“The less you do, the stranger it all seems.”
Dallas Clayton

Copying Brings Prosperity


Illegal Copying Has Always Created Jobs, Growth, And Prosperity:

“In the late 1700s, the United Kingdom was the empire that established laws on the globe …

The UK had a strictly protectionist view of trade: all raw materials must come to England, and all luxury goods must be made from those materials while in the UK, to be exported to the rest of the world. Long story short, the UK was where the value was to be created.

Laws were written to lock in this effect. Bringing the ability to refine materials somewhere else, the mere knowledge, was illegal. “Illegal copying”, more precisely.

The heart of the problem is this: those who decide what is “illegal” to copy do so from a basis of not wanting to get outcompeted, and never from any kind of moral high ground. It’s just pure industrial protectionism.

… Copying brings prosperity at the national and the individual levels. Those who would seek to outlaw it, or obey such unjust bans against copying, have no moral high ground whatsoever”

This entry was posted in AltEco, Business, Intake, outside. You are welcome to read 2 comments and to add yours


  1. danny
    Posted October 23, 2014 at 8:19 am | Permalink

    How would you feel if you developed a software program for a couple of years and then someone copies it and put it on a pirate site so everyone can copy it?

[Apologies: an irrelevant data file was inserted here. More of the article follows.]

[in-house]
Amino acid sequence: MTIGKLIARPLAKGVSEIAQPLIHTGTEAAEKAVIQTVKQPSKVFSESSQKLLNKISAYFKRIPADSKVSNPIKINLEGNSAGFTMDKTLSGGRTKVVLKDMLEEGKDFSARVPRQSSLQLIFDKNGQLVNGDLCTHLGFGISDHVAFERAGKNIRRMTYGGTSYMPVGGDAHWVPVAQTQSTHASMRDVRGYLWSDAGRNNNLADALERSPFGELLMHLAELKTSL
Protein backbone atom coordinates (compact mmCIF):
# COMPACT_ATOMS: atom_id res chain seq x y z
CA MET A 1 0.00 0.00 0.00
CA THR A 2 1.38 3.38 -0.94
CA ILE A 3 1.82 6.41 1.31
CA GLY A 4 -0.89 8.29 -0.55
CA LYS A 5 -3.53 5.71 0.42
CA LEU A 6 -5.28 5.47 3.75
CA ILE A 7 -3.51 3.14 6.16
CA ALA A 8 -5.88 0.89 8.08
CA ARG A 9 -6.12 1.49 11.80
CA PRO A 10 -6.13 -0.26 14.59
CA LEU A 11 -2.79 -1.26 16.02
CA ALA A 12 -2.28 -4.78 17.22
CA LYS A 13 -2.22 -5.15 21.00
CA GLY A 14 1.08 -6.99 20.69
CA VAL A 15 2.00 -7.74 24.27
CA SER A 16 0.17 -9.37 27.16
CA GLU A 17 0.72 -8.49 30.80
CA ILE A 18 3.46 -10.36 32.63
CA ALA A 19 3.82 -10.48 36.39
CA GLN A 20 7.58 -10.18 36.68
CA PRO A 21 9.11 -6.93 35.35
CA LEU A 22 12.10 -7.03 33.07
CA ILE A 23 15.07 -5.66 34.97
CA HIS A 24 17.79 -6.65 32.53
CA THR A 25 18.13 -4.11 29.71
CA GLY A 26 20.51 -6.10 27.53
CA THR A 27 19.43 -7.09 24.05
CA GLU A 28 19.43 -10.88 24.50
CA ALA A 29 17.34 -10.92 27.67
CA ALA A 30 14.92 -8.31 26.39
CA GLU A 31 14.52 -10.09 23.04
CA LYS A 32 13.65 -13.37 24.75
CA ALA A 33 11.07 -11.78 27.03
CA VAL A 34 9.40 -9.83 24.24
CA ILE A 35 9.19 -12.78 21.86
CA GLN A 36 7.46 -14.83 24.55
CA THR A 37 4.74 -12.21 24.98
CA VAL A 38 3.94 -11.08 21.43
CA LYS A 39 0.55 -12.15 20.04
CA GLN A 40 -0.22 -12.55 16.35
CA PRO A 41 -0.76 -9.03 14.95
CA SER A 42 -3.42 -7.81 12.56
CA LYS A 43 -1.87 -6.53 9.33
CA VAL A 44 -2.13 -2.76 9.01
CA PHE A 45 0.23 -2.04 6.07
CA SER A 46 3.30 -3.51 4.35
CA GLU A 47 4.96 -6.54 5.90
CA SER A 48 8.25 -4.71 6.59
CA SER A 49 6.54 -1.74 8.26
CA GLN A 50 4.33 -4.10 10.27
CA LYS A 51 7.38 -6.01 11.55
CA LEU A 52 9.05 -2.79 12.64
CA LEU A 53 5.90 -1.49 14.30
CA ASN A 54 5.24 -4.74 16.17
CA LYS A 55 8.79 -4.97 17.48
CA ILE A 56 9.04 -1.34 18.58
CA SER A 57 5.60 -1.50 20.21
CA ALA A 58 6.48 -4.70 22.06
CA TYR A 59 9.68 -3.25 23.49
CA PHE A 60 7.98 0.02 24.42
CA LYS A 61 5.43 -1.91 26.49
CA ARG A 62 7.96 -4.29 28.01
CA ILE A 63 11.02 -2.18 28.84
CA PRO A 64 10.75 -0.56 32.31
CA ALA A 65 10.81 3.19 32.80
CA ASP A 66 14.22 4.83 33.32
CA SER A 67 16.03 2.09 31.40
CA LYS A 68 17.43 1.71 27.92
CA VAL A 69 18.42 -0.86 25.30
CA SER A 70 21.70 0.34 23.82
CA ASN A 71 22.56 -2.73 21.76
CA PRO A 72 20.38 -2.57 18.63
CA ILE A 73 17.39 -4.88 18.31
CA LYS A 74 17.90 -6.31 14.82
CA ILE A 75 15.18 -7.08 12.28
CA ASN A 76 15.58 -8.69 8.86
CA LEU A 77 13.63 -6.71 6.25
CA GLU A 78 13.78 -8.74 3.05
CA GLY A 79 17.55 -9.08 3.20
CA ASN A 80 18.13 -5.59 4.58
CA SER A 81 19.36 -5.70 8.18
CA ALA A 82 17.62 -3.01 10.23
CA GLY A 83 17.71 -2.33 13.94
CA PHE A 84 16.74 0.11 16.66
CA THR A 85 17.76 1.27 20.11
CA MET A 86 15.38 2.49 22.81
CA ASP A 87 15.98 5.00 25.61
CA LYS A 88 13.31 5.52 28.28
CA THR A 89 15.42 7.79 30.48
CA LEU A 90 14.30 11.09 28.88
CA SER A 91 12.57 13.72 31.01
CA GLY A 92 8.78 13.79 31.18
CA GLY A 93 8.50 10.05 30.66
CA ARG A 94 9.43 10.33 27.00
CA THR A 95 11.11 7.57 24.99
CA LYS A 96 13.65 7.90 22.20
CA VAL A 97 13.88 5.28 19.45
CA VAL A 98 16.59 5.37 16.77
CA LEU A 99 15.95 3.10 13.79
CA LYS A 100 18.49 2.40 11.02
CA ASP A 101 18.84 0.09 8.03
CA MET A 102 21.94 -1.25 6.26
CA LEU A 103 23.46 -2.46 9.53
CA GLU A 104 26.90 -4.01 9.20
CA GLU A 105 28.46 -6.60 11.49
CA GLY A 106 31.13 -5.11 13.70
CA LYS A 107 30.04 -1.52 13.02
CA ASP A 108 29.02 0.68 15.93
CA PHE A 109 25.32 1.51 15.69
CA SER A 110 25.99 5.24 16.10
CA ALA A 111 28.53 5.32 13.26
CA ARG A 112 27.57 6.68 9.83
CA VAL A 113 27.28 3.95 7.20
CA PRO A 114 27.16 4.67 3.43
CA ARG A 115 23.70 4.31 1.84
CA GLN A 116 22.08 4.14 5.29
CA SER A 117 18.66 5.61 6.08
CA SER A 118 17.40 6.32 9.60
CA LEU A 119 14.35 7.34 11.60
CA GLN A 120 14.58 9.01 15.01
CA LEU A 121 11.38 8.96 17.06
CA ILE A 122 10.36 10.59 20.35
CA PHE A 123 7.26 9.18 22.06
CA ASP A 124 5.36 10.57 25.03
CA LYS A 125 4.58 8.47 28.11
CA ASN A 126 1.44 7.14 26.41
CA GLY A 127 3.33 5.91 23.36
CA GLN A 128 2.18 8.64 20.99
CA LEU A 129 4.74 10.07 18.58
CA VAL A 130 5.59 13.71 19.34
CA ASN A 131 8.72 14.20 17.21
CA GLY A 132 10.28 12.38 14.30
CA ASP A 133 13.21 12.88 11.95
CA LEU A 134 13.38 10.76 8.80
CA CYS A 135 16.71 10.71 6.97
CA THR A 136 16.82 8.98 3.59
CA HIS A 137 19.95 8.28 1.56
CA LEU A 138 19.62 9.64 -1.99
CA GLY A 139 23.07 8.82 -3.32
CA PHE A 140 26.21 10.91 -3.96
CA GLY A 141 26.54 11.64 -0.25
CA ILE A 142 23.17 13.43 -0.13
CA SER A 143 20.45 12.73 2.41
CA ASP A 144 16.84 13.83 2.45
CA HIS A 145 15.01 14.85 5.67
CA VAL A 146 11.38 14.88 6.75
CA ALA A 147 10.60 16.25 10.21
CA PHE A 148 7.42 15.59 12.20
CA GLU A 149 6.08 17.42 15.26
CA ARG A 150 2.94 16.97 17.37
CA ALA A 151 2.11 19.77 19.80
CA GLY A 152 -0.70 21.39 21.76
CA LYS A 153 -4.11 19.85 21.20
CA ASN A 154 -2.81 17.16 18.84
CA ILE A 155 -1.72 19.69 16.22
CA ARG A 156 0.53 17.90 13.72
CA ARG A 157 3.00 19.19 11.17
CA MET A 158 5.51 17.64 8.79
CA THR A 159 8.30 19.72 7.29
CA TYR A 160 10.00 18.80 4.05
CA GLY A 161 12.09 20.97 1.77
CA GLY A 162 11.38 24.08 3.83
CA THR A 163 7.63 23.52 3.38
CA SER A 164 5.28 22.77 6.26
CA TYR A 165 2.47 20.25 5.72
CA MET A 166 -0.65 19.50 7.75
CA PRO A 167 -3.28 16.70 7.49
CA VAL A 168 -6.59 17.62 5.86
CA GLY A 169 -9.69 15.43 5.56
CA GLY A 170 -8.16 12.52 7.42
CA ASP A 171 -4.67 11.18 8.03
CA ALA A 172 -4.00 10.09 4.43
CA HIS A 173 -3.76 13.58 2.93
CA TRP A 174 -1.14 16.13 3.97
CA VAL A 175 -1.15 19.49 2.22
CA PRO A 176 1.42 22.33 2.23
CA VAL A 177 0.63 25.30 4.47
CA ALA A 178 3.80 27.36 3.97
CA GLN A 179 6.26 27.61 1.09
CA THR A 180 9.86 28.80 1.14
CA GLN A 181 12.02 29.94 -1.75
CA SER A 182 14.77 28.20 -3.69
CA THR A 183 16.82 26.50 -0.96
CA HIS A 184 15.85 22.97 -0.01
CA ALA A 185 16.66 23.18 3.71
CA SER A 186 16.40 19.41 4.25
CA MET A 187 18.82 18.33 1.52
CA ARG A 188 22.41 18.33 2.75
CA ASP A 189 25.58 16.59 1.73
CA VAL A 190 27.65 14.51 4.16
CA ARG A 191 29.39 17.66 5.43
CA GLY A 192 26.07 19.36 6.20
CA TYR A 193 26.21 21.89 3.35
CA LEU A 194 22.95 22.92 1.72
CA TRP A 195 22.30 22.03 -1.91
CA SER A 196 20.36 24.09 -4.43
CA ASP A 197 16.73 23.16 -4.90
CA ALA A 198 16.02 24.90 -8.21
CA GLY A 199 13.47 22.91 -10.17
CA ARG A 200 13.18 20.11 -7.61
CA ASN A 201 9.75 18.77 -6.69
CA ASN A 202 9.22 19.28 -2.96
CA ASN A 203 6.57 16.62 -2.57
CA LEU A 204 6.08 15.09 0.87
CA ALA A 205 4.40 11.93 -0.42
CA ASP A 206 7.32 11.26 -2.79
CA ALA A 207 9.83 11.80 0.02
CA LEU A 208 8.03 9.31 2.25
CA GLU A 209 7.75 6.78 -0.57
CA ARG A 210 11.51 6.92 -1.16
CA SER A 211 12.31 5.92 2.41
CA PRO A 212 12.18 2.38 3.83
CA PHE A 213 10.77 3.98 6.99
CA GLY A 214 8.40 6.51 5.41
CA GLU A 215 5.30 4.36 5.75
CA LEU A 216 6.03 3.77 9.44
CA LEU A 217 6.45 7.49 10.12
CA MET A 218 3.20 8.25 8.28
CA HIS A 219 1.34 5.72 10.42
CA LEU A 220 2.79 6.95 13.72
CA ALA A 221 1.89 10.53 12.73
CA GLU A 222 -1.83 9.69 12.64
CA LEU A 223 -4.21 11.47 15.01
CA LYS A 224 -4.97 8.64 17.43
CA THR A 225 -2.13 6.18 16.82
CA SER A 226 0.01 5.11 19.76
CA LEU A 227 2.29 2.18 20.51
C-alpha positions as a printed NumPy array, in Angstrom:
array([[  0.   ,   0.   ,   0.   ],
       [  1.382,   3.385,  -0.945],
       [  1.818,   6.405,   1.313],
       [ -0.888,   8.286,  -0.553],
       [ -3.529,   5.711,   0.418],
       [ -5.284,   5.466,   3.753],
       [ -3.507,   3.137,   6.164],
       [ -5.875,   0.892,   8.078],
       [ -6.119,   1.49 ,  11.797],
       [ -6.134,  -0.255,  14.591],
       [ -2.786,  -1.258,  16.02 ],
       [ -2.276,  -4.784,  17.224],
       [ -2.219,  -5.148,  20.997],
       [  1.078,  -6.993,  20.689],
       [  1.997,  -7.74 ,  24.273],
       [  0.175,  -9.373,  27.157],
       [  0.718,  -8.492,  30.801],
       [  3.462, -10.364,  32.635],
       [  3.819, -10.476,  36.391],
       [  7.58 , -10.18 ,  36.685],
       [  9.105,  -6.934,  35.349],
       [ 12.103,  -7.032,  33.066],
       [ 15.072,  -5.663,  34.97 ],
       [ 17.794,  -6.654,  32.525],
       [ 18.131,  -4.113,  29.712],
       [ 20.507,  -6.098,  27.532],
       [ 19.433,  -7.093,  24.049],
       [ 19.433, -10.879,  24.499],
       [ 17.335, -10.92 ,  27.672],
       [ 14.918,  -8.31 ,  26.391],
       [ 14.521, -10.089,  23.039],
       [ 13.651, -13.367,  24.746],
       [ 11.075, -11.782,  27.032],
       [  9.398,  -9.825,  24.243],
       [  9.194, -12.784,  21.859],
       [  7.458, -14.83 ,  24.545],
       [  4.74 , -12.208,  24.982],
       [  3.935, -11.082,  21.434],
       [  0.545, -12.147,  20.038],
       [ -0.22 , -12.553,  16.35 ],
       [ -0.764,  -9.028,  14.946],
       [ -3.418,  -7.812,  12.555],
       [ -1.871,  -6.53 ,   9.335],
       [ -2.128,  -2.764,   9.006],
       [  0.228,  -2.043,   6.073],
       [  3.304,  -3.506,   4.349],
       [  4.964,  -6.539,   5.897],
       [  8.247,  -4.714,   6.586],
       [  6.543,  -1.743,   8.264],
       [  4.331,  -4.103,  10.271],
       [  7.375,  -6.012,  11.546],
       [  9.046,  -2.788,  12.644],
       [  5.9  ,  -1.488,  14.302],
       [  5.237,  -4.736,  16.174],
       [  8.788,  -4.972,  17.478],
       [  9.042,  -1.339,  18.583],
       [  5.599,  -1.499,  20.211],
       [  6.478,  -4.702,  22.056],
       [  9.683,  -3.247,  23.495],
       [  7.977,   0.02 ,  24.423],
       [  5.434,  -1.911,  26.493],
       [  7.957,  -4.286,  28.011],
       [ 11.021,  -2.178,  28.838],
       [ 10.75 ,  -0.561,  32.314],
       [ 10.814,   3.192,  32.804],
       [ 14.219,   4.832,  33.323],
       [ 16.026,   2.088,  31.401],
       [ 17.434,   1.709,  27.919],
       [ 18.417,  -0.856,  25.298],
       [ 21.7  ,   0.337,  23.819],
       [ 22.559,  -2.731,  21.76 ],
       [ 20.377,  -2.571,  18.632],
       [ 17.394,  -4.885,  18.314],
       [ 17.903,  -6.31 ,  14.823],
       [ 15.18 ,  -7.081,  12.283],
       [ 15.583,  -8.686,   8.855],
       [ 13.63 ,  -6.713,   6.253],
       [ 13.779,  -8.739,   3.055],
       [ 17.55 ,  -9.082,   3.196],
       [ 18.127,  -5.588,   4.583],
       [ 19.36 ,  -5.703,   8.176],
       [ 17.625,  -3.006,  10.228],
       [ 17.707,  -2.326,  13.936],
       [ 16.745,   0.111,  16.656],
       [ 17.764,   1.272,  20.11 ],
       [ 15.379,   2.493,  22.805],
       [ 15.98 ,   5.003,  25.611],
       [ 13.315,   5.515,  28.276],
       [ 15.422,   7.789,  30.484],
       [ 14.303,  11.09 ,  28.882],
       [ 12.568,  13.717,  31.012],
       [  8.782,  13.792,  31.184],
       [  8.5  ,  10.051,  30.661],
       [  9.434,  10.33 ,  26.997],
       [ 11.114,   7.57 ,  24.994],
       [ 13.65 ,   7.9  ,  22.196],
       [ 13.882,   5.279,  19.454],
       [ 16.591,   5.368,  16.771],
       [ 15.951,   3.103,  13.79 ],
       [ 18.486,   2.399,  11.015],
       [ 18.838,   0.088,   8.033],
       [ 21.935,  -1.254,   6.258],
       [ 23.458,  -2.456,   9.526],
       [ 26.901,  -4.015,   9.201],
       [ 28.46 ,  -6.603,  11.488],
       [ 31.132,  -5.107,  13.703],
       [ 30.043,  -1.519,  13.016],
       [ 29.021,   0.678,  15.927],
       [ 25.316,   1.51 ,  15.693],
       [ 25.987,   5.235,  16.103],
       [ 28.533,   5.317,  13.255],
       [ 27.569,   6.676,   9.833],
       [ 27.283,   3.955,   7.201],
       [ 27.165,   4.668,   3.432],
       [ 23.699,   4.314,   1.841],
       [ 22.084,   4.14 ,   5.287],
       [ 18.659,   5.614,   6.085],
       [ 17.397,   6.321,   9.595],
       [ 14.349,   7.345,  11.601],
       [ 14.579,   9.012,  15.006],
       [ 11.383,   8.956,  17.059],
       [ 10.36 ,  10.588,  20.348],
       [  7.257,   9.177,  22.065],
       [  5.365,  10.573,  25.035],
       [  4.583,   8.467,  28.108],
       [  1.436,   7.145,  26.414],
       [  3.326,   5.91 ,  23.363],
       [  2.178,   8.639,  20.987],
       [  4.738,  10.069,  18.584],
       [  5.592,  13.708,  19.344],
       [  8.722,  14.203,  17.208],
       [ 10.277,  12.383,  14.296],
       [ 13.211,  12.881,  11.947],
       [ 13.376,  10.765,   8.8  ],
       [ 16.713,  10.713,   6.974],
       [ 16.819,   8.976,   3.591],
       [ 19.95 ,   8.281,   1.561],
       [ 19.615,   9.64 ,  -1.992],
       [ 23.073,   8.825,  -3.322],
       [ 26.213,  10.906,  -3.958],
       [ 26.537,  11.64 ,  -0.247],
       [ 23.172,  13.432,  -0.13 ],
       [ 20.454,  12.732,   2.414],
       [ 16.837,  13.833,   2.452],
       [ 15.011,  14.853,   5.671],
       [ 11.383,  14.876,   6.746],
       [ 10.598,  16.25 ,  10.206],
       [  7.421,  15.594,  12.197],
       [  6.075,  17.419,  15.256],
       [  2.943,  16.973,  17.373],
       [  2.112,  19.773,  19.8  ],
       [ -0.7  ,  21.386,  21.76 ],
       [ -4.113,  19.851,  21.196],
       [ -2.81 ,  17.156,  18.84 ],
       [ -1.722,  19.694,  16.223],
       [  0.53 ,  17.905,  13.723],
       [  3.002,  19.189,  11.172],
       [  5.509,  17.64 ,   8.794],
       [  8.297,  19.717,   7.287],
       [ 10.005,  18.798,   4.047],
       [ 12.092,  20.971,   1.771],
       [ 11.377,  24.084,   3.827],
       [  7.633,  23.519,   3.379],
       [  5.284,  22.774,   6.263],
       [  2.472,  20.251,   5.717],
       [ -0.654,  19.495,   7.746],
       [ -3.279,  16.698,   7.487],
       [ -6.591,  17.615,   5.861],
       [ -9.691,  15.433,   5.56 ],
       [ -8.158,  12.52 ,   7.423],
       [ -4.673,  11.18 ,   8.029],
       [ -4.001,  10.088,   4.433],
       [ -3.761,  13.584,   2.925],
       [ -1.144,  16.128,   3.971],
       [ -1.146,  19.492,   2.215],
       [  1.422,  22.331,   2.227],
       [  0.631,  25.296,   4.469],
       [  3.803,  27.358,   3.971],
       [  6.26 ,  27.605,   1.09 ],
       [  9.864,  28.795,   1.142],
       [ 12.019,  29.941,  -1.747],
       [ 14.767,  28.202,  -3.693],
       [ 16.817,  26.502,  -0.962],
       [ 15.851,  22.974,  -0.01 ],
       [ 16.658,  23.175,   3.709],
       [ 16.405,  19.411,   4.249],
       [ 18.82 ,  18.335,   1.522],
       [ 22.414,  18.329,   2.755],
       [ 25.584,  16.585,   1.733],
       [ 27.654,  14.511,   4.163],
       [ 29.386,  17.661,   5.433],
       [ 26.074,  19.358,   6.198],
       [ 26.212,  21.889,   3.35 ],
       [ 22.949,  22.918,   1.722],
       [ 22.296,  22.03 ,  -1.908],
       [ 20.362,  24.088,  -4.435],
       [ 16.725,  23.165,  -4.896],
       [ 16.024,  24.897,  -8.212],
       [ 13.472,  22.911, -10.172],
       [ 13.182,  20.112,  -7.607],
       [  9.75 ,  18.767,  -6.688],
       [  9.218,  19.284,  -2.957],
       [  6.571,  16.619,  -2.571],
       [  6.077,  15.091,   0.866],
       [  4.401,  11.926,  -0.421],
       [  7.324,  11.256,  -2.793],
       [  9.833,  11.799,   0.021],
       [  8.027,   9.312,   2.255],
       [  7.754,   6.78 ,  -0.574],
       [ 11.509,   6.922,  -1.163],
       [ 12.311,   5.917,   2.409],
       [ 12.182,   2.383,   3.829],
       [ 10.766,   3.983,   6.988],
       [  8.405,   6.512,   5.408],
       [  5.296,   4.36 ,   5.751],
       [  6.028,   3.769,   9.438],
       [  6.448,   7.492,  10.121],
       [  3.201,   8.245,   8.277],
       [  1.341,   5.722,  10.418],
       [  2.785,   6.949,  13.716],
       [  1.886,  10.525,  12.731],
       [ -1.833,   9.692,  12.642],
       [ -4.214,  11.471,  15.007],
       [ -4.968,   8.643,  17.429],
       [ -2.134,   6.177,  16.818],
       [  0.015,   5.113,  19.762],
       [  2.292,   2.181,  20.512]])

• Posted October 23, 2014 at 10:02 am | Permalink

      thank you for asking Danny 🙂

      First, I recognize and appreciate the view from which your question originates. I was raised and indoctrinated in that same mentality.

      I can’t really answer your question directly since I haven’t written software for two years and had it copied. Theoretically, in the past I would have probably been angry, today I would be proud. But more important is the fact that trying to live in the mentality that underlines the “angry” version has not worked out well for me.

      But maybe you should redirect your question to this guy who gives software away for free (so there is no need to copy or pirate it) and has recently raised $160m of venture capital (based on a $1b valuation pre-money) for a company basd on the same software that is given away.

      Most of the Internet that so many people take for granted is build upon or derived from “copying software”. This is true on many levels from the Apache web-server which dominates the Internet through to the embedded software that runs network devices (switches, routers, etc.) most of which is based on variations of linux distributions.

      Most interesting to me though is the macro-view. Consider that software (like any branch of knowledge) is an evolutionary artifact. Any programming language is an artifact of evolution of human thought. No modern programming language that implements object-orientation invented it. The creators of these languages inherited that knowledge … it was (and continues to be) a gift from humanity to them … making it a commons. The privilege of writing software is a gift.

      It is modern economic reasoning that wants/needs to break that paradigm. However there are other (than renting software) business models to explore that are better aligned with the gift of the commons.

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